A site view shows operations at Upland Excavating which is proposing to establish a soil remediation facility on its property.

City seeking more information on proposed landfill

The city has a lengthy list of questions and concerns it wants answered by Upland Excavating about a proposed soil remediation facility that some residents are concerned will threaten the city’s drinking water.

City staff have outlined 26 different areas of concern in a letter to Upland Excavating that question Upland’s plans for snow management, control of invasive plants and noxious weeds, fire protection, wildlife management when it comes to birds using leachate ponds, and other concerns.

The letter was drafted by Terri Martin, the city’s environmental coordinator, and Nathalie Viau, the city’s water supervisor.

The pair state that they recognize the value in Upland’s proposal to expand its operations and accept non-hazardous contaminated soil at its existing landfill but at the same time are doing their due diligence to ensure citizens are not being put at risk.

“The City of Campbell River recognizes that there is a need for a local solution for the disposal of contaminated soil and asbestos, as opposed to having the materials hauled to other communities and watersheds,” Martin and Viau write. “At the same time, any proposed facility has the potential to have environmental impacts of concern and the city must feel confident that every precaution has been considered to avoid impacts to the community’s drinking watershed as well as the Quinsam River, Cold Creek and the environment.”

Upland has submitted a waste discharge application to the Ministry of Environment for an Operational Certificate to accommodate a landfill on Upland-owned lands at 7295 Gold River Highway that would treat and deposit up to 500,000 cubic metres of non-hazardous solid waste, such as construction, demolition and land-clearing materials, including asbestos.

Members of the Campbell River Environmental Committee (CREC) are concerned about the proposed landfill’s proximity to Rico Lake and McIvor Lake, which is connected to the city’s drinking water system.

Leona Adams, a member of the Environmental Committee, has said the proposed waste landfill site straddles a large aquifer, which is hydraulically connected with Rico and McIvor lakes.

The city is seeking clarification from Upland on conflicting reports on whether or not Rico Lake drains to McIvor Lake – part of the city’s drinking watershed – as a hydrology report prepared for Upland sates that “the eastern extent of Rico Lake encroaches onto the site.”

Coun. Charlie Cornfield said at Monday night’s council meeting that he’s observed that Rico Lake is “much higher” than McIvor and that “water is flowing from Rico to McIvor which is our watershed.”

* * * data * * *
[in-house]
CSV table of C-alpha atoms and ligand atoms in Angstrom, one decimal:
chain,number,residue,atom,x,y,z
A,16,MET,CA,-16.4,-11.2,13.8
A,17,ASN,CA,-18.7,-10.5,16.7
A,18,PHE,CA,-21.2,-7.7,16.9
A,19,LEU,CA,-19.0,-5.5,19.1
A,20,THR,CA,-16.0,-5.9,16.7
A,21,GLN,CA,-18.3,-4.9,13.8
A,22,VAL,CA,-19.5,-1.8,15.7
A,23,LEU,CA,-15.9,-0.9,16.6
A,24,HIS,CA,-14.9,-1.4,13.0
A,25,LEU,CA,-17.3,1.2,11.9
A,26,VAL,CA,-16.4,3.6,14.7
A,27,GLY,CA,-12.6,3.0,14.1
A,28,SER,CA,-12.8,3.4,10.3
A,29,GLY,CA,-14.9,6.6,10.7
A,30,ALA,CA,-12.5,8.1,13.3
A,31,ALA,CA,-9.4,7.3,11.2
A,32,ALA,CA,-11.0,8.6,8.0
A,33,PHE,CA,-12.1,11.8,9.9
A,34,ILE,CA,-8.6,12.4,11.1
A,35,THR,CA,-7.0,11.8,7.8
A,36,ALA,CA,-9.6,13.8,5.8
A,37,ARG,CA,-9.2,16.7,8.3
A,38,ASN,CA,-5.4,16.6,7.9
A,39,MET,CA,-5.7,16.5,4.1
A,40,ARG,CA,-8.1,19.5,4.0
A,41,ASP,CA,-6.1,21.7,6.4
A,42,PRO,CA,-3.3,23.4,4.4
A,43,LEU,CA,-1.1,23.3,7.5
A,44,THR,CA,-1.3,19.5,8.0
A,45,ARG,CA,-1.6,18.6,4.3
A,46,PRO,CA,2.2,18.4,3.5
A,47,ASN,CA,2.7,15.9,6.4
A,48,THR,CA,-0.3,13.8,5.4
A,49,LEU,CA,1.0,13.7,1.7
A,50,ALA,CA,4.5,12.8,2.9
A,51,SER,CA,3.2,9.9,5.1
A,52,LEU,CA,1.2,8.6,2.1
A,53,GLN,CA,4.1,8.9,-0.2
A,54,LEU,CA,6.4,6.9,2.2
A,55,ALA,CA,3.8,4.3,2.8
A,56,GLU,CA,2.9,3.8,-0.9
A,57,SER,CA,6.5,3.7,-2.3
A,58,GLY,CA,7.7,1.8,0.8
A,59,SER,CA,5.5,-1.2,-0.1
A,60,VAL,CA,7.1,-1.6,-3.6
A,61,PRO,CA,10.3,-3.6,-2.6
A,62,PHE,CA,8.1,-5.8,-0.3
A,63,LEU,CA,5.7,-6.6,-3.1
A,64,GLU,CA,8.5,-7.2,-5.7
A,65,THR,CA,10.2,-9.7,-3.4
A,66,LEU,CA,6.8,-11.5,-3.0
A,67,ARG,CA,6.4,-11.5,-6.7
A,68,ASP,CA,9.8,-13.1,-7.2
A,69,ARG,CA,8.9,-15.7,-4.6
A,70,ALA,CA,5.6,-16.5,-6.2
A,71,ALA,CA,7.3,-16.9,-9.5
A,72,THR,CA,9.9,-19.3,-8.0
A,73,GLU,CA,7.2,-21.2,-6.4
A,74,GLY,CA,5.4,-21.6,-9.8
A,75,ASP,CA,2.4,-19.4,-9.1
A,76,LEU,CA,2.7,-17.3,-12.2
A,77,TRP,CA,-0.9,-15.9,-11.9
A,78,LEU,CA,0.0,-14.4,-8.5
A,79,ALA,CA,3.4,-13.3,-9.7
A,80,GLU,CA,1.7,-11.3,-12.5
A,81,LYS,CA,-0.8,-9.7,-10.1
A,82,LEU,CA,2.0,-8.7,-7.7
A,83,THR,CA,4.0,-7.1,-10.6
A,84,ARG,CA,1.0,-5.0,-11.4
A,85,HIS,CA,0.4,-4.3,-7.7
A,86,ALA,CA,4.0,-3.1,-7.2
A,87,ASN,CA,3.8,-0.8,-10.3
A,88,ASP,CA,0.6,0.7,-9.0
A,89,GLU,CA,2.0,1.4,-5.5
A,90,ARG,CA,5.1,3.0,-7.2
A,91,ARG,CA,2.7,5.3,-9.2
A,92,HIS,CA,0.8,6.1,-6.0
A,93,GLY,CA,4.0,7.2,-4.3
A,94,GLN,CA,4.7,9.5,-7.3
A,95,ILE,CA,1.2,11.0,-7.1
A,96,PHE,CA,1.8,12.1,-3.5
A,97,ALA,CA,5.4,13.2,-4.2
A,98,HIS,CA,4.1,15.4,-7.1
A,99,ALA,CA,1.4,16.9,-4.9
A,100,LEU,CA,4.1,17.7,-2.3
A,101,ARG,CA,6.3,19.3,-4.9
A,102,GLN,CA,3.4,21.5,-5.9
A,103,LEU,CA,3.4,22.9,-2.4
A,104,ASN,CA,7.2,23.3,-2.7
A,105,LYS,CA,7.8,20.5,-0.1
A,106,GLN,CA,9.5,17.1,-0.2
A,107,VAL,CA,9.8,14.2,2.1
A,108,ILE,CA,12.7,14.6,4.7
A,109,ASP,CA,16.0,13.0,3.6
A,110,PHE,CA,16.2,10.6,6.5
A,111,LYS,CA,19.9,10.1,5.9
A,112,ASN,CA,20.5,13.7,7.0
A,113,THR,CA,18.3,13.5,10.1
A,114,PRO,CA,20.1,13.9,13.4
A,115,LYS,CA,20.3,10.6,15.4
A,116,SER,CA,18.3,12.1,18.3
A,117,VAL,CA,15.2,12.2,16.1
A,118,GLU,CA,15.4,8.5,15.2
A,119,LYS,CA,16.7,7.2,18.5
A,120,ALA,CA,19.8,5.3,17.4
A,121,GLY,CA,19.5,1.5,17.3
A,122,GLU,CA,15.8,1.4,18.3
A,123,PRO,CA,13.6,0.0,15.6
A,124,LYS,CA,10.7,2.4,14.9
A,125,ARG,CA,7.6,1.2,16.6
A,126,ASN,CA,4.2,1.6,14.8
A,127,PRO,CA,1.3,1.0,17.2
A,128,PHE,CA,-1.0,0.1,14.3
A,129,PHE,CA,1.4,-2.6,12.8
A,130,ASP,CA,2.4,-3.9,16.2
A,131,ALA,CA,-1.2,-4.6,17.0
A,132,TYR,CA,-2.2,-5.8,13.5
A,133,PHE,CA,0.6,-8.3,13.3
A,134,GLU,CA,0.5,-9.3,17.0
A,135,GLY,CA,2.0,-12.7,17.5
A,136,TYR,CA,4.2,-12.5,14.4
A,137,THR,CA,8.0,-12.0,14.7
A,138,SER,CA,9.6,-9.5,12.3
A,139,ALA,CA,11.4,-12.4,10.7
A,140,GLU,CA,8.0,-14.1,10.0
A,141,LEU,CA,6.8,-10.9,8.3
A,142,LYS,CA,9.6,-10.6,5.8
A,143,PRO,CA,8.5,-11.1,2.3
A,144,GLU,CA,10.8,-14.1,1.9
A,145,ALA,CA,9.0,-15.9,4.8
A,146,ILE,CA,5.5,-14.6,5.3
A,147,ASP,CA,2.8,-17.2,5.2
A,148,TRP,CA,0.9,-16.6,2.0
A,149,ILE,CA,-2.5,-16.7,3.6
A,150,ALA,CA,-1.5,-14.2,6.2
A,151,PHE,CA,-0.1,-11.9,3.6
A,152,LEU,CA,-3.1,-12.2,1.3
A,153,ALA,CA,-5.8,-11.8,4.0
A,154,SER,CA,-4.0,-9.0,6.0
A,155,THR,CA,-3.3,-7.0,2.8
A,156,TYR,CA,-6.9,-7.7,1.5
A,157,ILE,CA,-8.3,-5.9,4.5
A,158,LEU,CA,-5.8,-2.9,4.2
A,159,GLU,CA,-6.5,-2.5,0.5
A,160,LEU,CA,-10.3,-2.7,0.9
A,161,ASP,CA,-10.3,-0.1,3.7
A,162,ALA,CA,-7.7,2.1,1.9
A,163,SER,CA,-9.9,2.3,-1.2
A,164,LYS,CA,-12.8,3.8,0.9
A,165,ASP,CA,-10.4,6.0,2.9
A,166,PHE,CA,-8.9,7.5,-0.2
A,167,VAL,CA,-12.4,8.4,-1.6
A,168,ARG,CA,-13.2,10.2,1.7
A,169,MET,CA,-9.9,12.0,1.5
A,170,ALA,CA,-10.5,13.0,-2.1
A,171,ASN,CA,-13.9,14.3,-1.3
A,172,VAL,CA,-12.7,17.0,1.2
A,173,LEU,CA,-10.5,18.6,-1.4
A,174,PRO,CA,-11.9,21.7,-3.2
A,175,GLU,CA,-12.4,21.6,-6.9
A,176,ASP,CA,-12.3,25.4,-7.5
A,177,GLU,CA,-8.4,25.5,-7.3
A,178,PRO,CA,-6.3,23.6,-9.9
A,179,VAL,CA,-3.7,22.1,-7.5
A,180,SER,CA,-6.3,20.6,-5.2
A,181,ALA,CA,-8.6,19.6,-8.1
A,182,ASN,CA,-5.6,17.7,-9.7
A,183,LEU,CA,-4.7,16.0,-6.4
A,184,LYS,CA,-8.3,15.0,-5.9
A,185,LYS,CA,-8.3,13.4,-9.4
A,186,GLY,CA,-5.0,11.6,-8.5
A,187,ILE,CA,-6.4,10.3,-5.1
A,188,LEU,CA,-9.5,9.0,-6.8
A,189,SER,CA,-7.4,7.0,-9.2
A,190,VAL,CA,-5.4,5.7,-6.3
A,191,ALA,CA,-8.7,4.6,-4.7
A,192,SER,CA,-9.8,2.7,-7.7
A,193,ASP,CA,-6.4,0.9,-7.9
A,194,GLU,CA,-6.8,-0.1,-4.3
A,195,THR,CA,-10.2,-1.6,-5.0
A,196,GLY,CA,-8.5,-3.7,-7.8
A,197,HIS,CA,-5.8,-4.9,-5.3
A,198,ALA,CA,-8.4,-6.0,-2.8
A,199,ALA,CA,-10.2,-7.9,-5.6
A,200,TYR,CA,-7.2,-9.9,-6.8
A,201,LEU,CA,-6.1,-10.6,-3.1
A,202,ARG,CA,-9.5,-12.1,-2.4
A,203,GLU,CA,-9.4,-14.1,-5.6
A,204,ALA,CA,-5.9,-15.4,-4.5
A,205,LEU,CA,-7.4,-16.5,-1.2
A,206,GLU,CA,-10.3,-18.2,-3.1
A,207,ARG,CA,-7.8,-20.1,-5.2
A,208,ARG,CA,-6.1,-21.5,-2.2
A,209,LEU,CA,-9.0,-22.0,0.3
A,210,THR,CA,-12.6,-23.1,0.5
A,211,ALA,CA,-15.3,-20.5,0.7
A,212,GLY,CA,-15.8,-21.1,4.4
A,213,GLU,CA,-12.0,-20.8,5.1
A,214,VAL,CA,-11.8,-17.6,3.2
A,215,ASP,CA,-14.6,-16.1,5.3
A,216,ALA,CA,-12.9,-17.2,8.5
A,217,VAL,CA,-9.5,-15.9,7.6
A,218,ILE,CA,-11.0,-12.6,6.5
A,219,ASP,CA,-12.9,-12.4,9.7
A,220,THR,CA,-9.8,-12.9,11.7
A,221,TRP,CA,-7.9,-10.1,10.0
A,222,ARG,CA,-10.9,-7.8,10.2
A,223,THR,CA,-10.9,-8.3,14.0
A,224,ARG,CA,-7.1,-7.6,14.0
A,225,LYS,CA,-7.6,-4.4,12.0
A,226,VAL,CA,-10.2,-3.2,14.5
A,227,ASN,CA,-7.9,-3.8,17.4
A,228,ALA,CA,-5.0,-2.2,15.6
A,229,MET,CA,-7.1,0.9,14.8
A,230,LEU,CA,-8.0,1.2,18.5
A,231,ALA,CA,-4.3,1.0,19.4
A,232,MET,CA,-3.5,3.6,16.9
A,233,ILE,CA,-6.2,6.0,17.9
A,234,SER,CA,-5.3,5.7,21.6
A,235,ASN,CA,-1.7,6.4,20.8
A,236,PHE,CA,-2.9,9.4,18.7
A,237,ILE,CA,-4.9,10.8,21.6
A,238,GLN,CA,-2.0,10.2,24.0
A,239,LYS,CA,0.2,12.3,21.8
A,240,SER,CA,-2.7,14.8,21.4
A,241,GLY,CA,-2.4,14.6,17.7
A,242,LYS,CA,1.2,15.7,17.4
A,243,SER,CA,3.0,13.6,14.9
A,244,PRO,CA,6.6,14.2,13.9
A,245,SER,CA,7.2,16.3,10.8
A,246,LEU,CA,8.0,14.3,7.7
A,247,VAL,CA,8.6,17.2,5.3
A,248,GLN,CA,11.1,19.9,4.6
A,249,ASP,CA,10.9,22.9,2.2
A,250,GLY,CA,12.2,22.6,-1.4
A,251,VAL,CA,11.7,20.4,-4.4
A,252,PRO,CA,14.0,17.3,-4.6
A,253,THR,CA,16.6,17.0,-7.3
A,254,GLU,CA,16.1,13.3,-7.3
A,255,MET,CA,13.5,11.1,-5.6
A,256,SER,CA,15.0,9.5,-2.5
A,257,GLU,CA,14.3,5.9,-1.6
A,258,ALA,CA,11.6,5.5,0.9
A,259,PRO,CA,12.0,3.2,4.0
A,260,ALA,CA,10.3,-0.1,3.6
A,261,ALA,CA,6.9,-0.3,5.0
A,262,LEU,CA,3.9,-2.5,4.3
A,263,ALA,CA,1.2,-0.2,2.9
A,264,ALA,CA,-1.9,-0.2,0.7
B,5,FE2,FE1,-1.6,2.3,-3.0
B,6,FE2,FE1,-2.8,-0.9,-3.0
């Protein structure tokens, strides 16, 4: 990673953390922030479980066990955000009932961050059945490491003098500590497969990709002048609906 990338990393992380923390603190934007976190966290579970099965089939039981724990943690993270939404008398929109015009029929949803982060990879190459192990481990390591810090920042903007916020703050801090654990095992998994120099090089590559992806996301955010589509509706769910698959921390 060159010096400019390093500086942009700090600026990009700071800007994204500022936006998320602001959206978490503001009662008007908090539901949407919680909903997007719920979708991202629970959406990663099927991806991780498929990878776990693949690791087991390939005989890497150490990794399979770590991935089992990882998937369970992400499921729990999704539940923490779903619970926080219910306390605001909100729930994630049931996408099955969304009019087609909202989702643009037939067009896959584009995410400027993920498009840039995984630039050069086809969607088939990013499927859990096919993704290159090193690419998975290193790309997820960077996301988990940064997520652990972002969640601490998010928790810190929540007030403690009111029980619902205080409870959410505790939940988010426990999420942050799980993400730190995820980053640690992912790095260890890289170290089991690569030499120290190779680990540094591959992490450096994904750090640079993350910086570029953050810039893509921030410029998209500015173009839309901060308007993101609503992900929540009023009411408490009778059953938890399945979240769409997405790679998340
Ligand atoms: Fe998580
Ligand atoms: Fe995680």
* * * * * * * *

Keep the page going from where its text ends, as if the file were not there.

Cornfield said he’s concerned that if Rico Lake is lower than the Upland property, there may be the “potential for the water to move the leachate.”

Terry Stuart of Upland said in a letter to the Mirror that safety components will be built in to the system so there is no threat.

“Our design will entail a completely double lined containment, no material can spill outside or be deposited outside of the liner, water cannot spill out or drain off onto unlined ground and cannot flow uphill into McIvor or Rico Lake,” Stuart wrote. “The water treatment facility, as well, cannot overflow onto the ground.”

Greg Ferraro, engineer for the project with GHD Consulting, told city council March 21 that groundwater monitoring locations are located throughout the site and upgradient surface water quality will be monitored at both McIvor and Rico lakes. Ferraro added that water quality will meet the Ministry of Environment standards and will be monitored quarterly for verification.

Brian Fagan of Upland Excavating assured council that leachate will be treated in batches to ensure nothing gets by.

“Our forecast is for a seven-day (treatment schedule),” Fagan said. “Each batch will be treated and it will ensure that it doesn’t exceed the standards prior to discharge. The first level of treatment is the aeration which it does not get discharged to the next point in the system until such time that it has met the criteria.”

Still, Martin and Viau are asking Upland to submit annual operations and monitoring reports to the city. They also are urging Upland to conduct periodic surface water sampling at Rico and McIvor lakes.

They added that Upland will likely need to acquire a rezoning from the city in order to permit such a use on its property.

The rezoning would trigger a permit process that requires  an Environmental Impact Assessment which assesses the risks and evaluates the effects of the project.














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